The Intelligencer September 3, 1918 (page 2)

“Memorial Meeting in Christ Church Commemorated Sacrifice of Members of Orange Order. In pursuant to the resolution unanimously adopted at the last annual meeting of the Loyal Orange Grand Lodge for Ontario East, that the first Sunday in September be commemorated as a memorial day in memory of brave brothers, who have made the supreme sacrifice, the day was observed in Belleville by the brethren of Benjamin Lodge No. 274 and Belleville Lodge No. 2519.

In the evening the members marched to Christ Church, where an impressive and appropriate service was held, conducted by the Rector, Rev. Bro. Rural Dean Swayne assisted by Rev. Bro. A. L. Geen. A large congregation was present.

Three members of the local lodges have given their lives for King and Country, namely Bro. W. H. Hudson, of Belleville Lodge and Bros. Privates Fred Cobourne and Ernest G. Brown, of Benjamin Lodge whose names were read out by the Record. Special prayers were said and the hymns were in keeping with the occasion. …

The members of the Orange Order have responded nobly to the call, 100,000 members having enlisted of whom 6,000 have made the supreme sacrifice. We are proud of this and other organizations. We cherish the memory of those who have made the supreme sacrifice.”

The Intelligencer September 3, 1918 (page 2)

“Shortage of Woolens Hits Canada Tailors. The tailors of Canada are going to be hard hit this season to obtain woolens to meet the demands of the custom tailoring trade, for the simple reason that the British mills are not producing the goods. The situation in the British woolens market is very grave and the Canadian requirements are going to be obtained with the greatest difficulty—if indeed at all—and at any price.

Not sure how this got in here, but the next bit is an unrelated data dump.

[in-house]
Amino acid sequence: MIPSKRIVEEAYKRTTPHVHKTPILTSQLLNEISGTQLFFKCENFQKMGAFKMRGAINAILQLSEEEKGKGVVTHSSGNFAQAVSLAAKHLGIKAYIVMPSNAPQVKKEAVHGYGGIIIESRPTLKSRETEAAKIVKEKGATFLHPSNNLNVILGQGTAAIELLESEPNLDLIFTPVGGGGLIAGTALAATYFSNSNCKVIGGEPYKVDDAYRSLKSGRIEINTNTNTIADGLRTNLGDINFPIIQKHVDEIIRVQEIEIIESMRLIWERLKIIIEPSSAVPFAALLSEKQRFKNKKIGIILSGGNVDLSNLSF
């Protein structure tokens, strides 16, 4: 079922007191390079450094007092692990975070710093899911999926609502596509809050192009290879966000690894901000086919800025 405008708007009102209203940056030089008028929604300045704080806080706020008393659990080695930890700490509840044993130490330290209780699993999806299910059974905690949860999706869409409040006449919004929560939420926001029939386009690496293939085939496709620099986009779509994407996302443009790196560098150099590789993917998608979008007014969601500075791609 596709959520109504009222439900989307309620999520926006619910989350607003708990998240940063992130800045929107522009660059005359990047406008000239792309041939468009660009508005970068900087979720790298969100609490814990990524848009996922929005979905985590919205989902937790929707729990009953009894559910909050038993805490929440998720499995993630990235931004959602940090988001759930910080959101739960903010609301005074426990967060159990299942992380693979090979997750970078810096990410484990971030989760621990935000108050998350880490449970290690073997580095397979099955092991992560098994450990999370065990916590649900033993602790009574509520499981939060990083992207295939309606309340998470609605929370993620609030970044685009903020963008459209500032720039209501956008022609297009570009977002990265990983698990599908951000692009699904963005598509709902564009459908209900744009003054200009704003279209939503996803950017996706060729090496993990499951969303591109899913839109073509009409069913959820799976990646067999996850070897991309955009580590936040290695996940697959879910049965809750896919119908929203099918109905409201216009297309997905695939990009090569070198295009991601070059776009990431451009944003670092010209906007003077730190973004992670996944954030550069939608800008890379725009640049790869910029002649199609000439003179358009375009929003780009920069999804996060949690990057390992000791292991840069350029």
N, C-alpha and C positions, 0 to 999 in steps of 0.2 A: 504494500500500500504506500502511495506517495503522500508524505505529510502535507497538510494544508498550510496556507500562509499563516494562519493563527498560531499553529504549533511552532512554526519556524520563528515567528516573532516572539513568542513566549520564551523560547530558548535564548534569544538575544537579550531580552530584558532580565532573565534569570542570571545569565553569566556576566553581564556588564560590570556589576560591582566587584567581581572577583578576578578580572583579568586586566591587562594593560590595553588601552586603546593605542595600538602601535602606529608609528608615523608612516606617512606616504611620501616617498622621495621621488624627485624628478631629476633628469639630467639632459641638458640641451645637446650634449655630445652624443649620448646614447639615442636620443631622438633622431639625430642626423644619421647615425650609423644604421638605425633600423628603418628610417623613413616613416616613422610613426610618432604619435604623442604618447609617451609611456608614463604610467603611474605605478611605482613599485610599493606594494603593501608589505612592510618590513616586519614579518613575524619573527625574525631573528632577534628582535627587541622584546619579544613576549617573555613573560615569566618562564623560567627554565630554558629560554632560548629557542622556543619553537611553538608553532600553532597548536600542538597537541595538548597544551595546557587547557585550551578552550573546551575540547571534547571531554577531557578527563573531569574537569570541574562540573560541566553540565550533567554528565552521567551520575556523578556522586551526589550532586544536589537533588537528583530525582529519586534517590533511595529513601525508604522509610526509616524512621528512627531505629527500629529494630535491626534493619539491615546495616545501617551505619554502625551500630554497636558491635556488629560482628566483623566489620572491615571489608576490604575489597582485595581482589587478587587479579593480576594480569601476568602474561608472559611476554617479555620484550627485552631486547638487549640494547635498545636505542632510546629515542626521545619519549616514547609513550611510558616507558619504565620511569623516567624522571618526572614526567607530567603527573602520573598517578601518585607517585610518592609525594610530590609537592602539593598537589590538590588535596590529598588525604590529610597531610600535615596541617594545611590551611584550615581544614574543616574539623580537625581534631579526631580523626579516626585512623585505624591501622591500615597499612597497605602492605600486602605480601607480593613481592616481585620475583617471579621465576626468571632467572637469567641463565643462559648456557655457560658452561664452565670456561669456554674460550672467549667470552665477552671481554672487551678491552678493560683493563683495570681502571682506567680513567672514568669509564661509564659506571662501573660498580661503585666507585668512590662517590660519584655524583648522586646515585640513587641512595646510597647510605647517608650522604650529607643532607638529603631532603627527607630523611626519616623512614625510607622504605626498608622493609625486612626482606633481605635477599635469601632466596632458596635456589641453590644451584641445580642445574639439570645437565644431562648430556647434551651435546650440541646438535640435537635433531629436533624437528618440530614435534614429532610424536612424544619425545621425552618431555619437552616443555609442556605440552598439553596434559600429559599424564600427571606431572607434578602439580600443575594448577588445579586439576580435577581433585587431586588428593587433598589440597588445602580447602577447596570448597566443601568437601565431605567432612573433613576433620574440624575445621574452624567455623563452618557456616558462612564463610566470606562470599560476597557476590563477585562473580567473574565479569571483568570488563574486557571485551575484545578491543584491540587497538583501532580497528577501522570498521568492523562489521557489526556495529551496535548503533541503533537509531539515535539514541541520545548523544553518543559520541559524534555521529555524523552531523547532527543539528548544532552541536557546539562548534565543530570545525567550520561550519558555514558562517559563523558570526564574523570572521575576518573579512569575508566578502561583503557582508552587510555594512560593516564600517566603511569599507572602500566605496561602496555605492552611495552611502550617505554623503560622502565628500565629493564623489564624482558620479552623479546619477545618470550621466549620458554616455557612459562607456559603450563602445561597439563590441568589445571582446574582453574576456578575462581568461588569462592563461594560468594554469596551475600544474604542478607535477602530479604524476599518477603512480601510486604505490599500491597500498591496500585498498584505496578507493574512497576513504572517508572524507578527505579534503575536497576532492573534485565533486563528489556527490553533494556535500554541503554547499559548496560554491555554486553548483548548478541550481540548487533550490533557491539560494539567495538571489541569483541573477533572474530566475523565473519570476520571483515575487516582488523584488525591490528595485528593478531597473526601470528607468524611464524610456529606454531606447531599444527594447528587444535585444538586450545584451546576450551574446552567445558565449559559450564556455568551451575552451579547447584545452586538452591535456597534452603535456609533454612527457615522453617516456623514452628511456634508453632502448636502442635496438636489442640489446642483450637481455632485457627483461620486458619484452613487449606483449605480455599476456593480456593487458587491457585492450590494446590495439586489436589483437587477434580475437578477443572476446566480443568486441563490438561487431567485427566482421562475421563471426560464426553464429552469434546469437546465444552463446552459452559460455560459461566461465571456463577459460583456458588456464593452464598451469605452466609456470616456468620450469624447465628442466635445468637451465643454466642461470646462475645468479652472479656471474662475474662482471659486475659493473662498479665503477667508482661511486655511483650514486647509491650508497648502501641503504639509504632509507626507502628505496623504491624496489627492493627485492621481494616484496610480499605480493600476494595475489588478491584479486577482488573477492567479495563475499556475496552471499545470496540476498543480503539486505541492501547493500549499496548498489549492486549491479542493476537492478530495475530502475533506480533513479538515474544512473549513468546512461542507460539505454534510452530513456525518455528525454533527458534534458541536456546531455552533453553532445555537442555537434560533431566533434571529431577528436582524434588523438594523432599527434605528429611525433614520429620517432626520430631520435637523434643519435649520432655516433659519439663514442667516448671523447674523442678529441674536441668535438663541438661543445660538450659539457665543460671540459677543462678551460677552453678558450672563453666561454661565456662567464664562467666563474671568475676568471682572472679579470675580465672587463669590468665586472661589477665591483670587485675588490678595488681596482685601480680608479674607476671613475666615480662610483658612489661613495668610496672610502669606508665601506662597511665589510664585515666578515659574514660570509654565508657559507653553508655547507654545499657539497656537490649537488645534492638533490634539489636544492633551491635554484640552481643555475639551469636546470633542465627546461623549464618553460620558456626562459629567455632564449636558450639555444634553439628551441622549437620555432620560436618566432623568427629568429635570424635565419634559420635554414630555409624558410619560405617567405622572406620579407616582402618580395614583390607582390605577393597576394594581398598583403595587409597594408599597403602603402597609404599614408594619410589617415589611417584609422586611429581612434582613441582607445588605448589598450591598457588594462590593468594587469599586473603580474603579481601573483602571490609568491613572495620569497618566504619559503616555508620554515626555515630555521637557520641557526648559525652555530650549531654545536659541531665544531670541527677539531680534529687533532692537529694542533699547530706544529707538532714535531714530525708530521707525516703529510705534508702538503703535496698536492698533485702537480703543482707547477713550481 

The shipping is very uncertain, marine insurance is greatly advanced, the war and freight rates have increased abnormally. At the mills the expert weavers and spinners have been unremittingly ‘combed’ for military service. Operations are practically being carried on by unskilled labor, and it is hard to make even a guess at what the ultimate issue will be unless conditions change.

It may yet be a case of being compelled to wear the plain grey standardized cloth that Great Britain is using herself. Just for the present Canadian people will have to be satisfied with just what there is to be had and will have to pay the maximum prices at that.”

The Intelligencer September 3, 1918 (page 3)

Poster for Sailors' Week

“The Silent Heroes of the War. The men of the Merchant Marine—do you ever give them a thought? The whole submarine campaign is aimed to frighten this non-combatant force off the seas.

It would be a lasting disgrace to allow the widows and orphans of the noble 15,000 to suffer hardship, other than the loss of their dear ones. Those who died on the sea are calling to you now.

Remember by Giving. Ontario’s Objective – $1,000,000. Ontario Has Never Failed!

This is Sailors’ Week September 1st to 7th Inclusive. The Navy League of Canada.”

The Intelligencer September 3, 1918 (page 5)

William Thomas Miles

“Pte. Miles Gassed. Mr. Archie Miles, residing on College Hill, is in receipt of the following telegram: ‘Ottawa, Aug. 30, 1918. Sincerely regret to inform you 636642 Pte. William Thos. Miles, mounted services, officially reported admitted to 14th Field Ambulance, August 25th, gassed. Director of Records.’

Pte. Miles left Belleville with the 155th Battalion, and had been for some time at the front.”